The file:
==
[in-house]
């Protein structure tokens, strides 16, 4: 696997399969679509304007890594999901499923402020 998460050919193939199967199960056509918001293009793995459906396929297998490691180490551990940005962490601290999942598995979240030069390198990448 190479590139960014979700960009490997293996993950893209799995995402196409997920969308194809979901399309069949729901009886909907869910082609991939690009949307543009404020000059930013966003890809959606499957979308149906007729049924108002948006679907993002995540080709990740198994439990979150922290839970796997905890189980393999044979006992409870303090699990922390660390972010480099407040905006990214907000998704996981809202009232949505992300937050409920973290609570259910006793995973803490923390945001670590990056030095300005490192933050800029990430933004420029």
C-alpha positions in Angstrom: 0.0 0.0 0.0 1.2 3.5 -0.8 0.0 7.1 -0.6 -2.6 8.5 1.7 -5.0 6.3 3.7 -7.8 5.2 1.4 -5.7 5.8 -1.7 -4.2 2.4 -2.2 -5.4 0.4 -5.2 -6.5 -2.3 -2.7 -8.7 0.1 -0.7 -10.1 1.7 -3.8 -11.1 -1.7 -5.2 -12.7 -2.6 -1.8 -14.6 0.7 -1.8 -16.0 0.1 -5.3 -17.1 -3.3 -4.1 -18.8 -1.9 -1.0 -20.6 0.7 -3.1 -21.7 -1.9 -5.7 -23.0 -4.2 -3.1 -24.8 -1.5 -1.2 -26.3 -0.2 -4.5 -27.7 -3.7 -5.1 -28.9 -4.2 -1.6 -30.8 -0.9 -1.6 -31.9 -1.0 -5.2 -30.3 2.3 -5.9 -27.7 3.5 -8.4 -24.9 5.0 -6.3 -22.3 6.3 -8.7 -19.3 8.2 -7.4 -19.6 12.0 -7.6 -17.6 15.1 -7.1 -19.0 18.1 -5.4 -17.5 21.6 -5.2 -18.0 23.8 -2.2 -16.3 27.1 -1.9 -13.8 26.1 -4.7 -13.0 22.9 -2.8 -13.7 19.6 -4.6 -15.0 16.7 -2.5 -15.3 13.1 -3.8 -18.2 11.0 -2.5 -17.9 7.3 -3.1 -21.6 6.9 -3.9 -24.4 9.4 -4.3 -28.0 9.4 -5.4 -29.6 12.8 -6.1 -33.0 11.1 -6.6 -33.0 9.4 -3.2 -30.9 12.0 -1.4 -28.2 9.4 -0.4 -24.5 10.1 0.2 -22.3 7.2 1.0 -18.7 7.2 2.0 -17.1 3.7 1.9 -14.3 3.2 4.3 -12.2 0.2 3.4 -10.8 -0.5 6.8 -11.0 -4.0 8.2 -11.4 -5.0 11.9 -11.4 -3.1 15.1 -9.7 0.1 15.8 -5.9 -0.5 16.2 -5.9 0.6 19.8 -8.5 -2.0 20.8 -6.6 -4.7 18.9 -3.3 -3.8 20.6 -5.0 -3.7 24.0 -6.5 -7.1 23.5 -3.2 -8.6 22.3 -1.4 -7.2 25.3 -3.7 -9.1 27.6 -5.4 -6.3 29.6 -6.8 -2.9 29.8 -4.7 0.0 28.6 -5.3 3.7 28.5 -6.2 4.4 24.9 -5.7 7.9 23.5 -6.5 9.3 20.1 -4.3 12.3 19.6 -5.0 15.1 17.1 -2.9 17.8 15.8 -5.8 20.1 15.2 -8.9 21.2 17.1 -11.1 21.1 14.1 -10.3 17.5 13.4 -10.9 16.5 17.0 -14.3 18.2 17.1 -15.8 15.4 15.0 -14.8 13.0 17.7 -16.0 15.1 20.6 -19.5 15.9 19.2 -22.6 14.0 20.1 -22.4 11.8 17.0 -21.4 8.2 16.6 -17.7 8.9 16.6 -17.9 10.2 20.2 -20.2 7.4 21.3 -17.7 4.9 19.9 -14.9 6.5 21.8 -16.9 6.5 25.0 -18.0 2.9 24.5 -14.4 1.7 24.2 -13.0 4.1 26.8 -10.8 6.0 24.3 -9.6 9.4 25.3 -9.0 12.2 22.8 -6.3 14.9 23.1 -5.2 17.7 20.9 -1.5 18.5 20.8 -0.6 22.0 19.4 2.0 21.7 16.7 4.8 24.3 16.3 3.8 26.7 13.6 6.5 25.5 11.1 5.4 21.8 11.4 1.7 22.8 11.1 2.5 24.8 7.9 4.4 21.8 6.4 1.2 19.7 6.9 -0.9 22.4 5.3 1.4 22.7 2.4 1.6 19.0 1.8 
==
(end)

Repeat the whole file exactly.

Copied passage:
[in-house]
């Protein structure tokens, strides 16, 4: 696997399969679509304007890594999901499923402020 998460050919193939199967199960056509918001293009793995459906396929297998490691180490551990940005962490601290999942598995979240030069390198990448 190479590139960014979700960009490997293996993950893209799995995402196409997920969308194809979901399309069949729901009886909907869910082609991939690009949307543009404020000059930013966003890809959606499957979308149906007729049924108002948006679907993002995540080709990740198994439990979150922290839970796997905890189980393999044979006992409870303090699990922390660390972010480099407040905006990214907000998704996981809202009232949505992300937050409920973290609570259910006793995973803490923390945001670590990056030095300005490192933050800029990430933004420029």
C-alpha positions in Angstrom: 0.0 0.0 0.0 1.2 3.5 -0.8 0.0 7.1 -0.6 -2.6 8.5 1.7 -5.0 6.3 3.7 -7.8 5.2 1.4 -5.7 5.8 -1.7 -4.2 2.4 -2.2 -5.4 0.4 -5.2 -6.5 -2.3 -2.7 -8.7 0.1 -0.7 -10.1 1.7 -3.8 -11.1 -1.7 -5.2 -12.7 -2.6 -1.8 -14.6 0.7 -1.8 -16.0 0.1 -5.3 -17.1 -3.3 -4.1 -18.8 -1.9 -1.0 -20.6 0.7 -3.1 -21.7 -1.9 -5.7 -23.0 -4.2 -3.1 -24.8 -1.5 -1.2 -26.3 -0.2 -4.5 -27.7 -3.7 -5.1 -28.9 -4.2 -1.6 -30.8 -0.9 -1.6 -31.9 -1.0 -5.2 -30.3 2.3 -5.9 -27.7 3.5 -8.4 -24.9 5.0 -6.3 -22.3 6.3 -8.7 -19.3 8.2 -7.4 -19.6 12.0 -7.6 -17.6 15.1 -7.1 -19.0 18.1 -5.4 -17.5 21.6 -5.2 -18.0 23.8 -2.2 -16.3 27.1 -1.9 -13.8 26.1 -4.7 -13.0 22.9 -2.8 -13.7 19.6 -4.6 -15.0 16.7 -2.5 -15.3 13.1 -3.8 -18.2 11.0 -2.5 -17.9 7.3 -3.1 -21.6 6.9 -3.9 -24.4 9.4 -4.3 -28.0 9.4 -5.4 -29.6 12.8 -6.1 -33.0 11.1 -6.6 -33.0 9.4 -3.2 -30.9 12.0 -1.4 -28.2 9.4 -0.4 -24.5 10.1 0.2 -22.3 7.2 1.0 -18.7 7.2 2.0 -17.1 3.7 1.9 -14.3 3.2 4.3 -12.2 0.2 3.4 -10.8 -0.5 6.8 -11.0 -4.0 8.2 -11.4 -5.0 11.9 -11.4 -3.1 15.1 -9.7 0.1 15.8 -5.9 -0.5 16.2 -5.9 0.6 19.8 -8.5 -2.0 20.8 -6.6 -4.7 18.9 -3.3 -3.8 20.6 -5.0 -3.7 24.0 -6.5 -7.1 23.5 -3.2 -8.6 22.3 -1.4 -7.2 25.3 -3.7 -9.1 27.6 -5.4 -6.3 29.6 -6.8 -2.9 29.8 -4.7 0.0 28.6 -5.3 3.7 28.5 -6.2 4.4 24.9 -5.7 7.9 23.5 -6.5 9.3 20.1 -4.3 12.3 19.6 -5.0 15.1 17.1 -2.9 17.8 15.8 -5.8 20.1 15.2 -8.9 21.2 17.1 -11.1 21.1 14.1 -10.3 17.5 13.4 -10.9 16.5 17.0 -14.3 18.2 17.1 -15.8 15.4 15.0 -14.8 13.0 17.7 -16.0 15.1 20.6 -19.5 15.9 19.2 -22.6 14.0 20.1 -22.4 11.8 17.0 -21.4 8.2 16.6 -17.7 8.9 16.6 -17.9 10.2 20.2 -20.2 7.4 21.3 -17.7 4.9 19.9 -14.9 6.5 21.8 -16.9 6.5 25.0 -18.0 2.9 24.5 -14.4 1.7 24.2 -13.0 4.1 26.8 -10.8 6.0 24.3 -9.6 9.4 25.3 -9.0 12.2 22.8 -6.3 14.9 23.1 -5.2 17.7 20.9 -1.5 18.5 20.8 -0.6 22.0 19.4 2.0 21.7 16.7 4.8 24.3 16.3 3.8 26.7 13.6 6.5 25.5 11.1 5.4 21.8 11.4 1.7 22.8 11.1 2.5 24.8 7.9 4.4 21.8 6.4 1.2 19.7 6.9 -0.9 22.4 5.3 1.4 22.7 2.4 1.6 19.0 1.8 